Sikora was born in Chicago in 1963. His folks got divorced when he was five and, though he doesn't talk much about his childhood, he says a lot of memories are brought back by Haskell Wexler's documentary-style classic Medium Cool, which portrays the '68 Democratic convention through the eyes of an alienated young boy who moves to Chicago with his mother and is frequently left to his own devices. As a boy Sikora moved from place to place with his mom and stepdad, a Vietnam vet and army regular, spending time in Germany and in the northern suburbs out near Waukegan. The seminal experience of his childhood, though, was an afternoon spent with his father, whom he saw infrequently.

"Jim's mom and I got divorced when he was about five," recalls Sikora's father, James Lato, who for a time did audiovisual work for ABC and currently lives on a farm in Wisconsin, where he harvests and distributes honey. "It was just shortly after that that 2001: A Space Odyssey was playing at the Michael Todd downtown, and I thought Jim might be interested in seeing this film. He was a kid, but I took a chance. For the first ten minutes, where Kubrick's exploring the origin of man, he was sitting there and he was fidgeting a little bit. And I thought, if he gets too fidgety I'll just take him out of here.

"But then there's that scene where early man realizes a tool, where he takes a bone and crushes a skull and throws it in the air and it becomes a spaceship, and I distinctly recall Jim sitting back in his seat and not moving for the rest of the film. Just glued to the screen. Just glued to it. In fact, I had to look over a couple of times because he was just so transfixed. He told me some years later that he wanted to make films after he saw that film."

Like many children of the 60s and 70s, Sikora took up a Super-8 camera and started shooting movies as a hobby. He recalls hauling rocks and dirt and sand through his house to build sets on his desk in his room, much to the chagrin of the folks. He also tried experiments, creating moving mosaics by painting on film with india ink. The experiments continued at Richmond-Burton High School in McHenry County, where Sikora, a film buff and basketball player, fancied himself a young James Dean in Rebel Without a Cause. He talked like a city kid and smoked weed a lot, and though the name of Dean's character, James Stark, wasn't that close to Sikora, it was close enough for him. "There's that whole scene where Dean goes to high school, and he steps on the school seal, and someone sees him and says, "Hey man,"' recalls Sikora. "That's how I felt in high school. It was like being in the 50s."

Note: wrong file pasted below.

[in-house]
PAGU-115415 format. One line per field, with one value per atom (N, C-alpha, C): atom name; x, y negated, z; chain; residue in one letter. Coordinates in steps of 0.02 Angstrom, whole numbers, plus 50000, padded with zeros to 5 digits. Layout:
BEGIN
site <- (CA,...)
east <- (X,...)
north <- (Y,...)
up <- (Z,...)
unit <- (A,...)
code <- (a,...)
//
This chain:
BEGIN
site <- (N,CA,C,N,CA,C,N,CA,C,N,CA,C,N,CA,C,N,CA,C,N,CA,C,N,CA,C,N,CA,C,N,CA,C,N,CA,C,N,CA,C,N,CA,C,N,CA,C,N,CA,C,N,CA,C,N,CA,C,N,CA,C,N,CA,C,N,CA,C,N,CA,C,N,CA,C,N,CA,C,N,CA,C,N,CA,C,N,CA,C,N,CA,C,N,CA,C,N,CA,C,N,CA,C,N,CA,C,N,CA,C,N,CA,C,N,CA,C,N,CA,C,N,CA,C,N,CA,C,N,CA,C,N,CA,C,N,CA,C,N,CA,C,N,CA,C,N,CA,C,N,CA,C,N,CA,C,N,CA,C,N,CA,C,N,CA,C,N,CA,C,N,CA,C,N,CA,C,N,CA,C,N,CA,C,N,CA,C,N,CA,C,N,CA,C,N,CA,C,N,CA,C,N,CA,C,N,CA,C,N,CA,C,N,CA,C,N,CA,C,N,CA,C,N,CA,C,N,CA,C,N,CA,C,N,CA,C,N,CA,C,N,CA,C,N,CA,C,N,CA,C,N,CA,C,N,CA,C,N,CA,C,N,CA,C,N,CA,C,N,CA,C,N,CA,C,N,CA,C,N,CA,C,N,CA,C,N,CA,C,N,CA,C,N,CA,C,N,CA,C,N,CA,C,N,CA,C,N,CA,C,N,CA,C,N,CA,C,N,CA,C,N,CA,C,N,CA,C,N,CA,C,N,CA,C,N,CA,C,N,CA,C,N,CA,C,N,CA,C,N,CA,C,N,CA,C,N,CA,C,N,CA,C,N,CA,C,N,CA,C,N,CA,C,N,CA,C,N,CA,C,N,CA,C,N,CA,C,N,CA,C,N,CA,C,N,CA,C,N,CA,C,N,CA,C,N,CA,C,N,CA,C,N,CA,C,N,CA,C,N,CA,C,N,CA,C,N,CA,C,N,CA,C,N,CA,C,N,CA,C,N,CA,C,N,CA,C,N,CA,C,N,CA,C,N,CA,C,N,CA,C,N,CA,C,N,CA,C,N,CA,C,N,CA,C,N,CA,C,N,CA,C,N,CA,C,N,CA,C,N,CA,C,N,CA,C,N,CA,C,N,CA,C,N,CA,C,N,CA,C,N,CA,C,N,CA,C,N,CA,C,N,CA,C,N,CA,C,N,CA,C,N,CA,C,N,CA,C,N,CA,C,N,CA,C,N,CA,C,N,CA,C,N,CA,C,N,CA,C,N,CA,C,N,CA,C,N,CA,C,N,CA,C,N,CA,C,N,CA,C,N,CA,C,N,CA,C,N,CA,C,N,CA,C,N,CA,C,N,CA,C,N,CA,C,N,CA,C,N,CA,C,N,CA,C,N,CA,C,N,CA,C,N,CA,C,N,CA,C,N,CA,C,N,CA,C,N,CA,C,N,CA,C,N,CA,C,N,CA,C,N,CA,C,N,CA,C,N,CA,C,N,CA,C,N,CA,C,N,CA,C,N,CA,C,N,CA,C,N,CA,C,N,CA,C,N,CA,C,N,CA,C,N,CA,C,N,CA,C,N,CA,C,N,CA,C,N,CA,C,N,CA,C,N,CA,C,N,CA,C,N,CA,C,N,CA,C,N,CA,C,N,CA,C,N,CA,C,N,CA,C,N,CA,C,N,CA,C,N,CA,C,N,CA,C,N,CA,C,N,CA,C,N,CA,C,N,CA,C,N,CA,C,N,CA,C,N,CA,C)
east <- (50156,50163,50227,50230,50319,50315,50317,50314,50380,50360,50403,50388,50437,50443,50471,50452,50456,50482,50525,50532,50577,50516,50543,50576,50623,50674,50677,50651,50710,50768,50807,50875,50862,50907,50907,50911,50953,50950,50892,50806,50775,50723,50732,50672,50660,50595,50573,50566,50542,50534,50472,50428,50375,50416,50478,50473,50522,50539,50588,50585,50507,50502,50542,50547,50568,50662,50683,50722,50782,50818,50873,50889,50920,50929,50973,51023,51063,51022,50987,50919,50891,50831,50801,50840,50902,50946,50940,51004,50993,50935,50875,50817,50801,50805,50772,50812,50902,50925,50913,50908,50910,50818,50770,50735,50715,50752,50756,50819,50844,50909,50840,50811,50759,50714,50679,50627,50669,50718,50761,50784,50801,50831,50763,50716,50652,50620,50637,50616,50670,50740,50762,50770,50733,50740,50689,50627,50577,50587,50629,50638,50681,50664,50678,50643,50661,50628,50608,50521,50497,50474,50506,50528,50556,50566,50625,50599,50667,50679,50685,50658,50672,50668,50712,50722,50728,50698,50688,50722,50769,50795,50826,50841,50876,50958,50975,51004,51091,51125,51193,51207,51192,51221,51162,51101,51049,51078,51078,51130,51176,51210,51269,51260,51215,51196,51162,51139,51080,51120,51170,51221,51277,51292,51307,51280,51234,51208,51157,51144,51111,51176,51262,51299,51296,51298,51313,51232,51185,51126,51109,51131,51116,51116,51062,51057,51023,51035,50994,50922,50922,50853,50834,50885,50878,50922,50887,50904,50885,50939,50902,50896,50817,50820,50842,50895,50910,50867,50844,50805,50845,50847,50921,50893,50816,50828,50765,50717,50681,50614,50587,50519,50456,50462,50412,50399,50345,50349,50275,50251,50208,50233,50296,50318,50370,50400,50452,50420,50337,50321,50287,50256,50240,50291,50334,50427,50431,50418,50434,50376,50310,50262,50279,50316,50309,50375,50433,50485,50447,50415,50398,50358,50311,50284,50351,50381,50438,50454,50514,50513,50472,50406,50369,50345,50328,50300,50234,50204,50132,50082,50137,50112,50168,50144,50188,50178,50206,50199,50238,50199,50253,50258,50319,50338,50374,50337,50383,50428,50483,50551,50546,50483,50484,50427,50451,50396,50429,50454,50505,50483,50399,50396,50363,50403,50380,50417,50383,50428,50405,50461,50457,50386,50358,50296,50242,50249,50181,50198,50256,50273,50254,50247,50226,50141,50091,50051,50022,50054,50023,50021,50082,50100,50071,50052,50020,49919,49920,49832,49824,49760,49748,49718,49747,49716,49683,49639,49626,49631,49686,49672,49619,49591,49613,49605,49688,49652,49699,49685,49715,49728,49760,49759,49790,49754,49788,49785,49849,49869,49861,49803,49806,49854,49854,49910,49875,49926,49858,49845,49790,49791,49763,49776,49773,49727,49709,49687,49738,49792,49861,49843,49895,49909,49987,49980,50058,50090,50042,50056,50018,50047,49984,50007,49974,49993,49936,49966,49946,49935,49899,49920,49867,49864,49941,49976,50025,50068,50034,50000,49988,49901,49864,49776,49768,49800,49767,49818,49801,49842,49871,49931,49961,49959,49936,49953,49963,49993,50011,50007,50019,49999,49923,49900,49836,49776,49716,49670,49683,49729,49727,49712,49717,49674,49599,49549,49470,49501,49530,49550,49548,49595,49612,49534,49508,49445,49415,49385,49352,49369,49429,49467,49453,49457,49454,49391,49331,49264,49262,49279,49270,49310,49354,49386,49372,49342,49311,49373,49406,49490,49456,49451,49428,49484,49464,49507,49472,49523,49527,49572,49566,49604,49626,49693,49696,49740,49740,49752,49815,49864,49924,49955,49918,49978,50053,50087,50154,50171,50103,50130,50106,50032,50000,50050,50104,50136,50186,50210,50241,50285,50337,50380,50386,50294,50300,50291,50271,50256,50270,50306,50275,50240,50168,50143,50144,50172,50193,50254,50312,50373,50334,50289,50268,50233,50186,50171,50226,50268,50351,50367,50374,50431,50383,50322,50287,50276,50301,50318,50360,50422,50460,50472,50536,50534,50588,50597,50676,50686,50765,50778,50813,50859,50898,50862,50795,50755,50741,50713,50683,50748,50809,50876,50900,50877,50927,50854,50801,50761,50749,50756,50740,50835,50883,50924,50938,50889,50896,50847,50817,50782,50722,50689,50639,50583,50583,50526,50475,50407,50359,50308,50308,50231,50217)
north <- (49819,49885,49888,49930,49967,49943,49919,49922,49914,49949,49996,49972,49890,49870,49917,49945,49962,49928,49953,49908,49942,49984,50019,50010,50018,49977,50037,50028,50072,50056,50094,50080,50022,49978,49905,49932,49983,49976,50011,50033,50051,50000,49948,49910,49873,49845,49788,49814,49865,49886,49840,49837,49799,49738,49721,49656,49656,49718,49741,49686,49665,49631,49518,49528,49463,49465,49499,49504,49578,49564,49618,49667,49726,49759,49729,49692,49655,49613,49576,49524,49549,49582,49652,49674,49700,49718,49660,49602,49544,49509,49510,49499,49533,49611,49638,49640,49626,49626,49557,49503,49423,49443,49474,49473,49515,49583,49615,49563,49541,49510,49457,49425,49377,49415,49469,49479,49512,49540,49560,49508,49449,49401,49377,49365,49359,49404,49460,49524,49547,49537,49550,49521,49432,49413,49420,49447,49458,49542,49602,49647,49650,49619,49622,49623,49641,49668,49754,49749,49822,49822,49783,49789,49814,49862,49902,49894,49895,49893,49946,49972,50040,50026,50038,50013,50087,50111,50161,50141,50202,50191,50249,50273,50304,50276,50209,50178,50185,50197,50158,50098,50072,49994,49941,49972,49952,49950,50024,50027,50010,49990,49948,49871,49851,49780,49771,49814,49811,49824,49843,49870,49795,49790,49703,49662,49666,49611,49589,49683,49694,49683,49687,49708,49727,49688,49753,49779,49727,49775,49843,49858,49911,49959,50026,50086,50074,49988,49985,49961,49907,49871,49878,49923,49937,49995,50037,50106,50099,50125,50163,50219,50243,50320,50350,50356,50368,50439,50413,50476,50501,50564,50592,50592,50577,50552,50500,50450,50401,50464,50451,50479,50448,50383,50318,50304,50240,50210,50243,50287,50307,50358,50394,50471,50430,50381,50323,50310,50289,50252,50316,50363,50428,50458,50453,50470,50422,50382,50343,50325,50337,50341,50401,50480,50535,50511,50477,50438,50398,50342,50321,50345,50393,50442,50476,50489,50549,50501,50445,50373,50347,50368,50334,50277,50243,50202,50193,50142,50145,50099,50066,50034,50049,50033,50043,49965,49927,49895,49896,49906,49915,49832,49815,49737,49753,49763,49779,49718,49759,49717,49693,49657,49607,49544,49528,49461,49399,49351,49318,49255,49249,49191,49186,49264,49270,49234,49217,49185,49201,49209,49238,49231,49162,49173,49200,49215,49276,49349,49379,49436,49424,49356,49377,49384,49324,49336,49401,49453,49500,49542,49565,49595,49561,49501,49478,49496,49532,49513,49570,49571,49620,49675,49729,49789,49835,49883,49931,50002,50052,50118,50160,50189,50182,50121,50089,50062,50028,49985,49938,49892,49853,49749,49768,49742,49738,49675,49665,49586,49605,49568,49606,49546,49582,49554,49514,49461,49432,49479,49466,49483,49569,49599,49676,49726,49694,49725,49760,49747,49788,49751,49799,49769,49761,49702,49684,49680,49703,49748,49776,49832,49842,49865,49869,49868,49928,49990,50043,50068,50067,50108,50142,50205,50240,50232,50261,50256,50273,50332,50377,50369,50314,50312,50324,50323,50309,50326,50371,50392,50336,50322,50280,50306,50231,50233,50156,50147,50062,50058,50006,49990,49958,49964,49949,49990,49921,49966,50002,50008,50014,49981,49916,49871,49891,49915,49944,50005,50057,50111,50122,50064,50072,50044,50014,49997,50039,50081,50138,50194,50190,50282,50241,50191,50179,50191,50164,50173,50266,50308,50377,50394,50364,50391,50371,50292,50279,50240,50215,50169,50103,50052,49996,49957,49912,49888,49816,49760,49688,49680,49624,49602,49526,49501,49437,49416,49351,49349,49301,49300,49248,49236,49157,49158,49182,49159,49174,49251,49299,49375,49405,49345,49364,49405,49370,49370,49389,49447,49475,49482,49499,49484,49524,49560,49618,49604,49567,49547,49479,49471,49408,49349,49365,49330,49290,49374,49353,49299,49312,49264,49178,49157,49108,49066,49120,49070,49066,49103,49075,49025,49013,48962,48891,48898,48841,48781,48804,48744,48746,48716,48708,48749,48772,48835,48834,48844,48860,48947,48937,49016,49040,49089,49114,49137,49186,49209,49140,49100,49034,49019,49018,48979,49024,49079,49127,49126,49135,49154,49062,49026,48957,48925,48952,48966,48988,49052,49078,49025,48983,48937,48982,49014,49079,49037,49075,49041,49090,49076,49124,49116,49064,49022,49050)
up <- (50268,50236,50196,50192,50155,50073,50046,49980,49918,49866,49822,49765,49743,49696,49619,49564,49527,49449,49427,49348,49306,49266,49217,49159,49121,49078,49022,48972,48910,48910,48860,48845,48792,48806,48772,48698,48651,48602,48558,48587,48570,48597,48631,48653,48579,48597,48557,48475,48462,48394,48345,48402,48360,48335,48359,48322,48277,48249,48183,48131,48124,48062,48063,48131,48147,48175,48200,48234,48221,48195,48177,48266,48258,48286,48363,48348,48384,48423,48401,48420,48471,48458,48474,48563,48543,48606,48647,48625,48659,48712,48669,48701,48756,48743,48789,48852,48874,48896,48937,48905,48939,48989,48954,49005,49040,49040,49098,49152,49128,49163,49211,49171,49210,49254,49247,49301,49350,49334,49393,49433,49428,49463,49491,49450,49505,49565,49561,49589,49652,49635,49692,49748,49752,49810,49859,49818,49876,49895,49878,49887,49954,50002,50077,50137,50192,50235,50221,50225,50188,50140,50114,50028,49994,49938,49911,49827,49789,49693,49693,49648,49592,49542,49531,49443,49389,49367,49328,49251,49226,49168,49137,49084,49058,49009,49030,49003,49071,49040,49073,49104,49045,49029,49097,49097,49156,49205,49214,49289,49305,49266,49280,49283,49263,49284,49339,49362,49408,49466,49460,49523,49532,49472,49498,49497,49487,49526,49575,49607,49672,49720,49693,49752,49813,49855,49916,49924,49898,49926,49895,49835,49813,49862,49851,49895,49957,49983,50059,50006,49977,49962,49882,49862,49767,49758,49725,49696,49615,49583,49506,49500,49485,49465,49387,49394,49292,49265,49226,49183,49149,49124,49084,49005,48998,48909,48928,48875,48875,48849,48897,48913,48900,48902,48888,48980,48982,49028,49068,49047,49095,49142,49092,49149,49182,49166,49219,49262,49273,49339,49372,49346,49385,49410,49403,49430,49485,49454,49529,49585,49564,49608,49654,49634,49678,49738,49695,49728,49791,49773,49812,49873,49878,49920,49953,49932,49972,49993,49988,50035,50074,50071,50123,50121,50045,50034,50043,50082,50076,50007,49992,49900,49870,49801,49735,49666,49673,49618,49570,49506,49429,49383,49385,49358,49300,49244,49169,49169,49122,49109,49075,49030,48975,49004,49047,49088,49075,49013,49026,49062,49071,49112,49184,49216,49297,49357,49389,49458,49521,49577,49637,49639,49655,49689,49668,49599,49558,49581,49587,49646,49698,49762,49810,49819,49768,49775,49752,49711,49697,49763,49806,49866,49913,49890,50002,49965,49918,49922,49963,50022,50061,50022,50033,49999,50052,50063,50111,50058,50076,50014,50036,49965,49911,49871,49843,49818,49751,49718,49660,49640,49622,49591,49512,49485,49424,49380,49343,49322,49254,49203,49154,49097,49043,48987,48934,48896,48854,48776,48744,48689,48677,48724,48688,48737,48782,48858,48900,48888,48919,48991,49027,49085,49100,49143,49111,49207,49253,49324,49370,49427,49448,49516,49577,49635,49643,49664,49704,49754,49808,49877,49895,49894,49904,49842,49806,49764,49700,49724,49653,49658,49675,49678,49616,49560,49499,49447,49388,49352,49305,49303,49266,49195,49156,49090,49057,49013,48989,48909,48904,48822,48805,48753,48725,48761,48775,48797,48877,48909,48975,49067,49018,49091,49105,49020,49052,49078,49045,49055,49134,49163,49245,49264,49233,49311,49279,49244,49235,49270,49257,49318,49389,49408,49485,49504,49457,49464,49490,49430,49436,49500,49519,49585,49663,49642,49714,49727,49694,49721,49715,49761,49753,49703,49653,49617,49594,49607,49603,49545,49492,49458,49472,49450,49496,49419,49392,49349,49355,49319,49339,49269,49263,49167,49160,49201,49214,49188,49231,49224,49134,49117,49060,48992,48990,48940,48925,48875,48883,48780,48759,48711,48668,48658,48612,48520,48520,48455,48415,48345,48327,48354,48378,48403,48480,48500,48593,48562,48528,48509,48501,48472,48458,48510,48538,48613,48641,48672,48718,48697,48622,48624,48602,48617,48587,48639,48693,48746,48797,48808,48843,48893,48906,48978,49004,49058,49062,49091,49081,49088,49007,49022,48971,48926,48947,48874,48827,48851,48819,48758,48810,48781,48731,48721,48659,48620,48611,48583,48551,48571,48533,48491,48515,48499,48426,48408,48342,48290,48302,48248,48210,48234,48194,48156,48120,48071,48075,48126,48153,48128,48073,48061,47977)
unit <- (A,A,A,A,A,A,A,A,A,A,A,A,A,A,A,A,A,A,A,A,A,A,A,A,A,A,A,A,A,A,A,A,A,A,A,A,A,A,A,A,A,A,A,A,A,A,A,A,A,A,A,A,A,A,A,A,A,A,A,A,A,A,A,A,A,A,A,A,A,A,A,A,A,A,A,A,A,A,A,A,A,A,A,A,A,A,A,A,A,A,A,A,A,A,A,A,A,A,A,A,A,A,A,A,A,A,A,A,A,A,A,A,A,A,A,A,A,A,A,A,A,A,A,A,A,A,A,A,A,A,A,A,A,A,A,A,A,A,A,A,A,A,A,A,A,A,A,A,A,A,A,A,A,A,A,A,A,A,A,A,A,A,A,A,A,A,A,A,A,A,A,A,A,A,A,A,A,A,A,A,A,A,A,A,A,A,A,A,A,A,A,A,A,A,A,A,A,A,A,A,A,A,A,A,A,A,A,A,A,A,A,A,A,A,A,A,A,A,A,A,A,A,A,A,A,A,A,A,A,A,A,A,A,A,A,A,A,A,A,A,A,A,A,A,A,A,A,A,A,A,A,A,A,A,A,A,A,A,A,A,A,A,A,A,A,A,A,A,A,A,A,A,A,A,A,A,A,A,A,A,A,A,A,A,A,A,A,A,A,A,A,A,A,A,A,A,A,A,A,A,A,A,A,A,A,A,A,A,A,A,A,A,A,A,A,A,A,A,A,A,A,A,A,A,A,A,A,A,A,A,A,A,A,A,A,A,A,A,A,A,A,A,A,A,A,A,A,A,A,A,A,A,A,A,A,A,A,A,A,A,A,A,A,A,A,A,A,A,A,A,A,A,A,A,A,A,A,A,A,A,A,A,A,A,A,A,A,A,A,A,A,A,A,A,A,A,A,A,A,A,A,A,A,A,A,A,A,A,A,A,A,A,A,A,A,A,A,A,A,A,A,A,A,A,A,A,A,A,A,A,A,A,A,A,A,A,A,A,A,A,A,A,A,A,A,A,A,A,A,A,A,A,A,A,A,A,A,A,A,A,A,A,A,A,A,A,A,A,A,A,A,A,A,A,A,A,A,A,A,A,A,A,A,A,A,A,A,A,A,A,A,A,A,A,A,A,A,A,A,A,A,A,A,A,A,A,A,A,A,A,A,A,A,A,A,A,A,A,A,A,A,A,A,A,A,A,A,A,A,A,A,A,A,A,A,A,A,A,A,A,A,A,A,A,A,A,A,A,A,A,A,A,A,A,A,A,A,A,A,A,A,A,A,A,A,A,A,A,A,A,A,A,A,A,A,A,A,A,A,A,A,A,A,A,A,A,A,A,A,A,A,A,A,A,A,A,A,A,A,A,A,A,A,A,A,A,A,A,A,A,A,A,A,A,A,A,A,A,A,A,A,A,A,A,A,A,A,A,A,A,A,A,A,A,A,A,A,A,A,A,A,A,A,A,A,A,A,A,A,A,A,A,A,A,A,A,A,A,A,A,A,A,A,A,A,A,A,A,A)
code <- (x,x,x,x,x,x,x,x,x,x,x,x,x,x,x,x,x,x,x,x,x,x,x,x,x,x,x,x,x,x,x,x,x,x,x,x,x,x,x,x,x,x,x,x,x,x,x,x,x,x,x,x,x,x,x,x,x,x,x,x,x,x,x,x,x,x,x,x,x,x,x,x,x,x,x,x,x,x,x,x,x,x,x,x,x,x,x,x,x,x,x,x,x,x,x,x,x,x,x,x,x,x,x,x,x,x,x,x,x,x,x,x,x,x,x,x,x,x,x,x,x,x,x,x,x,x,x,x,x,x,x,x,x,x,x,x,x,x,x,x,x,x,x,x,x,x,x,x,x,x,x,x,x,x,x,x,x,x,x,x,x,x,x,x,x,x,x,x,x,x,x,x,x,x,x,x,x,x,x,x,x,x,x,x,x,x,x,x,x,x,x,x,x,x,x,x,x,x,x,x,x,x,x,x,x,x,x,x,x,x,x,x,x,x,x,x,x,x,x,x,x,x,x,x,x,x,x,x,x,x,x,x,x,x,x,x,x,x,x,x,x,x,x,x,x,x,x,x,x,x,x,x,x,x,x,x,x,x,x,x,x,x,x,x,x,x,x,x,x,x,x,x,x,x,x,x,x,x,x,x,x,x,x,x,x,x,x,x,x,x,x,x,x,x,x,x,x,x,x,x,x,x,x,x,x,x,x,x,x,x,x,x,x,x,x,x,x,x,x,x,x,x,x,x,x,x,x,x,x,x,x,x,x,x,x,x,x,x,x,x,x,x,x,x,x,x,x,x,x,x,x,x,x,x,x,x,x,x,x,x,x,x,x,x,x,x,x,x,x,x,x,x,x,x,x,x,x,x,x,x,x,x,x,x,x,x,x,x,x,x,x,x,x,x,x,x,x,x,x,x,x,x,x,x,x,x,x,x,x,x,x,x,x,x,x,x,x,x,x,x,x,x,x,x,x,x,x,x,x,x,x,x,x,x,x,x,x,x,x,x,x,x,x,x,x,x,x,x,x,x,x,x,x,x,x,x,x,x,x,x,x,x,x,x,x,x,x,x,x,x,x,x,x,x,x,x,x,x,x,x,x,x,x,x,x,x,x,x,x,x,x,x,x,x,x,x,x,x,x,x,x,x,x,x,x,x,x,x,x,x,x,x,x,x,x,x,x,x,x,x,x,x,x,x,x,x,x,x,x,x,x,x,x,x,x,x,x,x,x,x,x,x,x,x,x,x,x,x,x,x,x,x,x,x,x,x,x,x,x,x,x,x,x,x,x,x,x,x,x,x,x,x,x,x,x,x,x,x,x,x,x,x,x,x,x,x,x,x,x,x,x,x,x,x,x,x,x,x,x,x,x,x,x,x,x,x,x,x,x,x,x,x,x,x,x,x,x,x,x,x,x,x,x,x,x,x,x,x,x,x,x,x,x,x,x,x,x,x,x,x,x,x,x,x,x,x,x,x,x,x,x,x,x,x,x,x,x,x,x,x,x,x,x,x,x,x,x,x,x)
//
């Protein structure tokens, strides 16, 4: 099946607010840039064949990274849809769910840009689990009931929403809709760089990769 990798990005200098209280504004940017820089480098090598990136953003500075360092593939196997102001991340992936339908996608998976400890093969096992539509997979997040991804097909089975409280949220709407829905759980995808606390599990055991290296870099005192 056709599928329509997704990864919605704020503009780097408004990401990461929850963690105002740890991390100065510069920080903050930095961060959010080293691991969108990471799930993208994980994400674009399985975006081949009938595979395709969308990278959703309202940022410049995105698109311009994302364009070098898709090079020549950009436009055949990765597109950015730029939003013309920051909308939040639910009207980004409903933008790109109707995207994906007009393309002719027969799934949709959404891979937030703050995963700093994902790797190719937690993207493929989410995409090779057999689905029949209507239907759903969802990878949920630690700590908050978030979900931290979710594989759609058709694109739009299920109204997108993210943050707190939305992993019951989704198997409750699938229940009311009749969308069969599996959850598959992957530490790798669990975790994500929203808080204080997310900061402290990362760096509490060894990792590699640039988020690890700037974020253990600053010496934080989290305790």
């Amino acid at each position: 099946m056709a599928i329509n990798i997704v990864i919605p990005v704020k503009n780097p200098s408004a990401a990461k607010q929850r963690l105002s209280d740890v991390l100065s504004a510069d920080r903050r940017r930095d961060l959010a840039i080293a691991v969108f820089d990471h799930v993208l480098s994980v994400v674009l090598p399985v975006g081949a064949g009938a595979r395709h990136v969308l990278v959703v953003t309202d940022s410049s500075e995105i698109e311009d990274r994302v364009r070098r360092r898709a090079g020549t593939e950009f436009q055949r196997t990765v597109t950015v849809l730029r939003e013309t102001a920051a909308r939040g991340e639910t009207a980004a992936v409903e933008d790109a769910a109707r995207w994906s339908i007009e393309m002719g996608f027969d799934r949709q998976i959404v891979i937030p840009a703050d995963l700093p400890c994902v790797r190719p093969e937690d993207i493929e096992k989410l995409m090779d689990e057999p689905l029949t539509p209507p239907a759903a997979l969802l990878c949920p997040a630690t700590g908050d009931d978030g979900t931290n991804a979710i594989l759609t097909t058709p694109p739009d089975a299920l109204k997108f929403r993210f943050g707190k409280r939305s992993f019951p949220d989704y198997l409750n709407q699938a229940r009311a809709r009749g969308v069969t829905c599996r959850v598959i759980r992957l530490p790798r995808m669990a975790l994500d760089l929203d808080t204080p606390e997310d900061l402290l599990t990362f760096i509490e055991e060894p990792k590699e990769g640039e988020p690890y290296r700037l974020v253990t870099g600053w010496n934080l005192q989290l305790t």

Art cinemas were tough to find in McHenry, so when he wasn't lighting up or shooting hoops or working part-time doing a paper route or construction to make money to buy film, Sikora was watching classic films on a black-and-white TV, back in the days when WTTW was showing things other than ballroom dancing and British detective series. While his high school comrades were getting turned on by Star Wars and Logan's Run, Sikora was watching Knife in the Water, Wild Strawberries, Umberto D, and La strada, and digging it. "Although I loved action pictures too, somehow the reality of those films I was watching was a lot closer in some way to what I knew," says Sikora.

After high school, Sikora spent about a year taking "general crap" courses at the College of Lake County. He says that trying to study film there was kind of a joke. About the best you could do was a film class in which a film aficionado showed early Woody Allen films like Bananas and Take the Money and Run. So Sikora dropped out and joined the army. He was stationed in Virginia for about a year and a half and then in Nuremberg, where he bought a Super-8 camera and, against regulations, started hanging out in bars and hole-in-the-wall movie theaters with artists and skinheads. It was here that Sikora made what he considers his first real film, a well-edited travelogue showing skinheads hanging out, drinking beer, doing drugs, and dancing to Violent Femmes music. The film is paced almost like a music video, and it's called Drool.